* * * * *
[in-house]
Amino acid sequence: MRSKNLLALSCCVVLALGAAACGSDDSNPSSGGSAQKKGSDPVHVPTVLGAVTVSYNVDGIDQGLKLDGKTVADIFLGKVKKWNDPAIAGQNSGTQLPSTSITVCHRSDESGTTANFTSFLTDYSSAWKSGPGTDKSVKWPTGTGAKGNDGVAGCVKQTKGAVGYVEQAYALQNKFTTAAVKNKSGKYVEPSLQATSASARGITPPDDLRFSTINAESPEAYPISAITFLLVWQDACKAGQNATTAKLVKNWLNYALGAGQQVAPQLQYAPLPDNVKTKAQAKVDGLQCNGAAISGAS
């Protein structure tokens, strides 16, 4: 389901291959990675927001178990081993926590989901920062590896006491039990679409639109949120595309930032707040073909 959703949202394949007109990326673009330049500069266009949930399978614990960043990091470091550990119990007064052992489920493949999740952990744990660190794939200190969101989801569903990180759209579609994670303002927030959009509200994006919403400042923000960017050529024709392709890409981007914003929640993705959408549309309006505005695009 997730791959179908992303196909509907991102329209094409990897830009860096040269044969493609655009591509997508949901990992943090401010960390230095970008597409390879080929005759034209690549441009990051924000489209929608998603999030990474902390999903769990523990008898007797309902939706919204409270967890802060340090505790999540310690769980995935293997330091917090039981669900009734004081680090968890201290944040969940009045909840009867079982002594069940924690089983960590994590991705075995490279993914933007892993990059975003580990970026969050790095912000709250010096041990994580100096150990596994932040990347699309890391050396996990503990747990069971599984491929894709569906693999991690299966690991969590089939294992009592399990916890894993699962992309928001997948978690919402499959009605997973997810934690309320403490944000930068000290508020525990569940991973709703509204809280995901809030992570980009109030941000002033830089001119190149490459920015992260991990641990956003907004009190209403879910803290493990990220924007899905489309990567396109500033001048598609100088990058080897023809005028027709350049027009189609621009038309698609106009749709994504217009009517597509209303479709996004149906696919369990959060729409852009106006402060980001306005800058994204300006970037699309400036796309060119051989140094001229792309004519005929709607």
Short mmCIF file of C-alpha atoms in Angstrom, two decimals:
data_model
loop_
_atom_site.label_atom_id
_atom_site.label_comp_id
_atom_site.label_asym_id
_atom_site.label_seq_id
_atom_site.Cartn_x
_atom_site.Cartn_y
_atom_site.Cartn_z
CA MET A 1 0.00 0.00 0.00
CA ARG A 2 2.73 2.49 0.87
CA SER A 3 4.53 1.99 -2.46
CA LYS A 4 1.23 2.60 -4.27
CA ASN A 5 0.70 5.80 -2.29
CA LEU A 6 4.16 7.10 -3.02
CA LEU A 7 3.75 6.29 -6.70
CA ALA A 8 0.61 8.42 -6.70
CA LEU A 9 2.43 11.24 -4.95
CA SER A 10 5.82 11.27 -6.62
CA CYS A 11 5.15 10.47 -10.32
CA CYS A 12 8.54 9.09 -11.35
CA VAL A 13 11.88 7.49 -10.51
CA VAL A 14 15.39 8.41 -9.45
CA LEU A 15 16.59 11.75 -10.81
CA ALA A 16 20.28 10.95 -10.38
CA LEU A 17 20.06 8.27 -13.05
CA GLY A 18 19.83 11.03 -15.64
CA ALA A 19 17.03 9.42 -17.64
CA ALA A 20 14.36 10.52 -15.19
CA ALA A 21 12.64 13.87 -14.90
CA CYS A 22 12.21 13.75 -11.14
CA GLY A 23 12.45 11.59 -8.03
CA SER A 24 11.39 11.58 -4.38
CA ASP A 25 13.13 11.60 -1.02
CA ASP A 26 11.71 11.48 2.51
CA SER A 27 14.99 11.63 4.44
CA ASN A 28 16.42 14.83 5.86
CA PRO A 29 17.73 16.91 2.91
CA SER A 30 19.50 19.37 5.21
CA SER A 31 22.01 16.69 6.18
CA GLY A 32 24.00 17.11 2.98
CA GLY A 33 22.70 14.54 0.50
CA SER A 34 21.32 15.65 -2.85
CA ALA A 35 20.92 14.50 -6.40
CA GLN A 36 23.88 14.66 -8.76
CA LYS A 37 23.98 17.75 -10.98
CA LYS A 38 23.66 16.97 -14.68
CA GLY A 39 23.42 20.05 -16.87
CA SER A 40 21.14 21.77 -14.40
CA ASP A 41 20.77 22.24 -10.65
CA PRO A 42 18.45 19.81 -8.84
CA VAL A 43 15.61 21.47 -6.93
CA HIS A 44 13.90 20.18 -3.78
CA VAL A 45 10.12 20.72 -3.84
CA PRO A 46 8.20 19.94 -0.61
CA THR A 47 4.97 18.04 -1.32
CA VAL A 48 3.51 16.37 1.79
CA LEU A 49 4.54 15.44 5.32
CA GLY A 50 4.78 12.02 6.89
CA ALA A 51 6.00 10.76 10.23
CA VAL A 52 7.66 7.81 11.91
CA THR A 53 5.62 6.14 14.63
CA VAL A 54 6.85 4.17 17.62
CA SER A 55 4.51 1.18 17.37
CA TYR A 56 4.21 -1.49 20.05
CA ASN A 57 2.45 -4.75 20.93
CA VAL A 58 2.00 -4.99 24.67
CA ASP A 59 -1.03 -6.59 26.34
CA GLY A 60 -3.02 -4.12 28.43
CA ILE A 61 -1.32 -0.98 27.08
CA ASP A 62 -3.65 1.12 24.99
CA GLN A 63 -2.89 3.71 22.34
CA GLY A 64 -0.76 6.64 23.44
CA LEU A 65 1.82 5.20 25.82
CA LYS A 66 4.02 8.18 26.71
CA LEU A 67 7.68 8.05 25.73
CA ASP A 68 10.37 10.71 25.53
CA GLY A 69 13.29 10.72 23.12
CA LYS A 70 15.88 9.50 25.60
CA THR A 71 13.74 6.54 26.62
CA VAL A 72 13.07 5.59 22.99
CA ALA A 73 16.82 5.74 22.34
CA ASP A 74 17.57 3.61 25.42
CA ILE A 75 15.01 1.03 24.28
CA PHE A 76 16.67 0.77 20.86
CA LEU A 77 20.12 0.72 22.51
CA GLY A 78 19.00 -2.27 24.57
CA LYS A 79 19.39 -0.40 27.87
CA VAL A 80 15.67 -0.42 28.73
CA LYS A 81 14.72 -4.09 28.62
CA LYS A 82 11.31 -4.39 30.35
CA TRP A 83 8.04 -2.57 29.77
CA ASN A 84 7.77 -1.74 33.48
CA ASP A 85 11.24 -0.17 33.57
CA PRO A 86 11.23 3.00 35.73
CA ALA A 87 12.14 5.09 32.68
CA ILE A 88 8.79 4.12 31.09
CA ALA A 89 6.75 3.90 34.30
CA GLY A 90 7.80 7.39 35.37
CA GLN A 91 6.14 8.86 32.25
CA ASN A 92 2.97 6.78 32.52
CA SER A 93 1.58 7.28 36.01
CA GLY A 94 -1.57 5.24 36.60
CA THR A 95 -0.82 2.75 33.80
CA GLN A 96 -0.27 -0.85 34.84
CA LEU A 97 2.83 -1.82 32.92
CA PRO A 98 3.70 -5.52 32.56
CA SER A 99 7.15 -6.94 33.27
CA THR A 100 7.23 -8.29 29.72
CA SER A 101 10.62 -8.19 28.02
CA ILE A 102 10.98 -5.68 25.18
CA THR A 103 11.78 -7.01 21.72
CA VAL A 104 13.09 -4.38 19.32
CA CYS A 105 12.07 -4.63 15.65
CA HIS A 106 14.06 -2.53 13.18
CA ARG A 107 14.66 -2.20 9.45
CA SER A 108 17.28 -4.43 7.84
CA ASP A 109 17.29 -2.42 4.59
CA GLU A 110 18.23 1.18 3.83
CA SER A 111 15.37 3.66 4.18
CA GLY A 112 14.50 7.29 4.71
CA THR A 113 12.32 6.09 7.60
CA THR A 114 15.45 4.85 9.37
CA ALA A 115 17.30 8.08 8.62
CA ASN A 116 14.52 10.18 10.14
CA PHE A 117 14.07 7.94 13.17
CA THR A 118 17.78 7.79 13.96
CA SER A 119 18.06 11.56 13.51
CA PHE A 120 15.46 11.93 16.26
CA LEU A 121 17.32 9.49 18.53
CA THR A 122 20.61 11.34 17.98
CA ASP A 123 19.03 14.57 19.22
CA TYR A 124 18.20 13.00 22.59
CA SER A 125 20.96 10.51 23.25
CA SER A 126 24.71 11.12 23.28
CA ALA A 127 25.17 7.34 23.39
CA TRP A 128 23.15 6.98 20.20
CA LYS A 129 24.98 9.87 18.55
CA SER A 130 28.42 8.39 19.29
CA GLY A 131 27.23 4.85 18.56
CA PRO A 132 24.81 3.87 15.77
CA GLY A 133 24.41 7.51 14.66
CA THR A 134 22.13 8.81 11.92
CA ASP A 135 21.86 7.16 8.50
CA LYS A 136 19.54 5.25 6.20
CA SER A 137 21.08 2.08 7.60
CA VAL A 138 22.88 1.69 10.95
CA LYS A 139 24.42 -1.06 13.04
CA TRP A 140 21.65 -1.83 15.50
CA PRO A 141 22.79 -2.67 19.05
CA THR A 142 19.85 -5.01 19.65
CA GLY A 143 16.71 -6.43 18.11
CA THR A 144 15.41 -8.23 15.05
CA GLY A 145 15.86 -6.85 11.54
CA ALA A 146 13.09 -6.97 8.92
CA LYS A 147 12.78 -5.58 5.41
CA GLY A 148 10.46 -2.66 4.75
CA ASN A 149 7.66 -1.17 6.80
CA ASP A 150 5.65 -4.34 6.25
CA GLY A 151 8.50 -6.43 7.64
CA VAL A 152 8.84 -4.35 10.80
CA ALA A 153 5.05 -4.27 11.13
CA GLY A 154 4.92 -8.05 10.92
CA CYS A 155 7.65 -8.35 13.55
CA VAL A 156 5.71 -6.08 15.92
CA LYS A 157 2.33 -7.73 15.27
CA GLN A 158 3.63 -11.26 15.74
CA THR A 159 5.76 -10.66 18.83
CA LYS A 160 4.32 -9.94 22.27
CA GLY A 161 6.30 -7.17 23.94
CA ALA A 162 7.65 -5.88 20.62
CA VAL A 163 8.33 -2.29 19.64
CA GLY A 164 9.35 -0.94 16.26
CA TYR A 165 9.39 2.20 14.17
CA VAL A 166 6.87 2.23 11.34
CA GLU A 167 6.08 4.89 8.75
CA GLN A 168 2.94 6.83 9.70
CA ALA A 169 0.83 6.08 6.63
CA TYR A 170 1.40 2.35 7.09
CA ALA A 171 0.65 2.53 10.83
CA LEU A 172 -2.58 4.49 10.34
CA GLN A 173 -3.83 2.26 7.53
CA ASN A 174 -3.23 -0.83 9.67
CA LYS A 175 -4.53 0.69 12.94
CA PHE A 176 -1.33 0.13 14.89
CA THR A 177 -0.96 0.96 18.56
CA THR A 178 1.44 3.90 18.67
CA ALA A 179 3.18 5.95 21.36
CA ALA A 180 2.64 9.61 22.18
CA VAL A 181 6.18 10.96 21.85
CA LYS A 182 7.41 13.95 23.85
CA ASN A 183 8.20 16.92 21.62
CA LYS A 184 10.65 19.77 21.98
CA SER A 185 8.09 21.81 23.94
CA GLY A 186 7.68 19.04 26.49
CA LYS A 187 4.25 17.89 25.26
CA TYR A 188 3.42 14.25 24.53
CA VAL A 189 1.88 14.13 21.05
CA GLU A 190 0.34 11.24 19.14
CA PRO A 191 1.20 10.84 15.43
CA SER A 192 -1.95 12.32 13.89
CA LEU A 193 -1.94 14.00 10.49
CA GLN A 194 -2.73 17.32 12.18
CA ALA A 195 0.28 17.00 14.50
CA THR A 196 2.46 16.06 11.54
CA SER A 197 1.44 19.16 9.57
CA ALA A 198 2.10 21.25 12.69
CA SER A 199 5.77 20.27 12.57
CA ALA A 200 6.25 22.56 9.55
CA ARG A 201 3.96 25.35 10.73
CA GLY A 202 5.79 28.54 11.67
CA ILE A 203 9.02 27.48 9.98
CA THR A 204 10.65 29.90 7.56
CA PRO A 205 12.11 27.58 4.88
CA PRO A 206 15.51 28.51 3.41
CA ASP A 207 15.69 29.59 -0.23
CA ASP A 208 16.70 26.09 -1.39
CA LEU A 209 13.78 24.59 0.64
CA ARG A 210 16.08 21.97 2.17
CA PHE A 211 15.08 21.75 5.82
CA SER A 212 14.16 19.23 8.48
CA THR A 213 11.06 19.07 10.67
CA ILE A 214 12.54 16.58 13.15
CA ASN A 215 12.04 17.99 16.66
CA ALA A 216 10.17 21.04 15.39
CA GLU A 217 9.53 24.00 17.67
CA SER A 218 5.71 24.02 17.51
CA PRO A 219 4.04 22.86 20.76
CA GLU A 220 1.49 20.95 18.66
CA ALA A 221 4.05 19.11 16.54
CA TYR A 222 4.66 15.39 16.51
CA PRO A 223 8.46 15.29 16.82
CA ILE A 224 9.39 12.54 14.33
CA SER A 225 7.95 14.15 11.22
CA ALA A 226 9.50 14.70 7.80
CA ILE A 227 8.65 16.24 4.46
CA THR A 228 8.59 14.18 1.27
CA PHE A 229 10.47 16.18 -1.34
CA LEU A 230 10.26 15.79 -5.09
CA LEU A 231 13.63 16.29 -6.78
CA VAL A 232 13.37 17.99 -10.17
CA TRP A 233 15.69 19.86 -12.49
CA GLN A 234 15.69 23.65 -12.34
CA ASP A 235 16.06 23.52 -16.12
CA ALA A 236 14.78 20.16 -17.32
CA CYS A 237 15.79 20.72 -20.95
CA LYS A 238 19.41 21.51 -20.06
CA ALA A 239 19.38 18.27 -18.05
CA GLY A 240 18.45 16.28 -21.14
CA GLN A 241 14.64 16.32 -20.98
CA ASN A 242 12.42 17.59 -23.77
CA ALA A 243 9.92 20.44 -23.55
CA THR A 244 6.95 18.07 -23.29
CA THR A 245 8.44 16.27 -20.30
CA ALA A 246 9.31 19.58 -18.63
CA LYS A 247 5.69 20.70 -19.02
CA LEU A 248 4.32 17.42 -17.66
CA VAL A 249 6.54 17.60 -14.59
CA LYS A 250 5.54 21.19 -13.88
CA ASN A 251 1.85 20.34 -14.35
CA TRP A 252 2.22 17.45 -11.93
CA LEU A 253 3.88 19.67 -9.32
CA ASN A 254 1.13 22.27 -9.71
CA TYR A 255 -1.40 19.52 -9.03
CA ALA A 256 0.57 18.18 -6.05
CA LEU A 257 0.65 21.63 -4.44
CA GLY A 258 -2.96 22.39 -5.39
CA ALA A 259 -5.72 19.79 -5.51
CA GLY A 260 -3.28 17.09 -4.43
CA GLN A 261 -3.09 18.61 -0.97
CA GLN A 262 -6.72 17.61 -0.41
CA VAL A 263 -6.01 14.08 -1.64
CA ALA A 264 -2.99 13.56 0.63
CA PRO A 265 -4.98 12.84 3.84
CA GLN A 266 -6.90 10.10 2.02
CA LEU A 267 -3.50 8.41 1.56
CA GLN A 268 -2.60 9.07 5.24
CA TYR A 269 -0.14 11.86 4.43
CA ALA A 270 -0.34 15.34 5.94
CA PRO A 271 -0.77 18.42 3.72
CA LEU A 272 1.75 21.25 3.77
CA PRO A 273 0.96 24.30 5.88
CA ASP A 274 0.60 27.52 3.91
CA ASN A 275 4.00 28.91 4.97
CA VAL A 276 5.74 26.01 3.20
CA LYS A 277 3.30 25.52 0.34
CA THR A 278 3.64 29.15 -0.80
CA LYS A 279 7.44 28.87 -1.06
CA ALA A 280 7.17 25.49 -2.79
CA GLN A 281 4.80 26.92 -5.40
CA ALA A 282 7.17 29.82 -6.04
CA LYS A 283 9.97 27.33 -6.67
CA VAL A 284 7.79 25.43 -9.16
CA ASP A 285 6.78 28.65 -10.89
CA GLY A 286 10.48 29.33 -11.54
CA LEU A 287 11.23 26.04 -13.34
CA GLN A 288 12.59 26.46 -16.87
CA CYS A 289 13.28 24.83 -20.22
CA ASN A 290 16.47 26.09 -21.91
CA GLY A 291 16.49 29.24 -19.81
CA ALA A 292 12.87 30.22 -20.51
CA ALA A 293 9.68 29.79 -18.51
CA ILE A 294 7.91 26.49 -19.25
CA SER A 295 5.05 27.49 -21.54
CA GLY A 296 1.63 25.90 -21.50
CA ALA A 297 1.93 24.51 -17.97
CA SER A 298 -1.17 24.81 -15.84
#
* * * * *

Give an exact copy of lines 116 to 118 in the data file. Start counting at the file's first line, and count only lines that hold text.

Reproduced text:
CA THR A 103 11.78 -7.01 21.72
CA VAL A 104 13.09 -4.38 19.32
CA CYS A 105 12.07 -4.63 15.65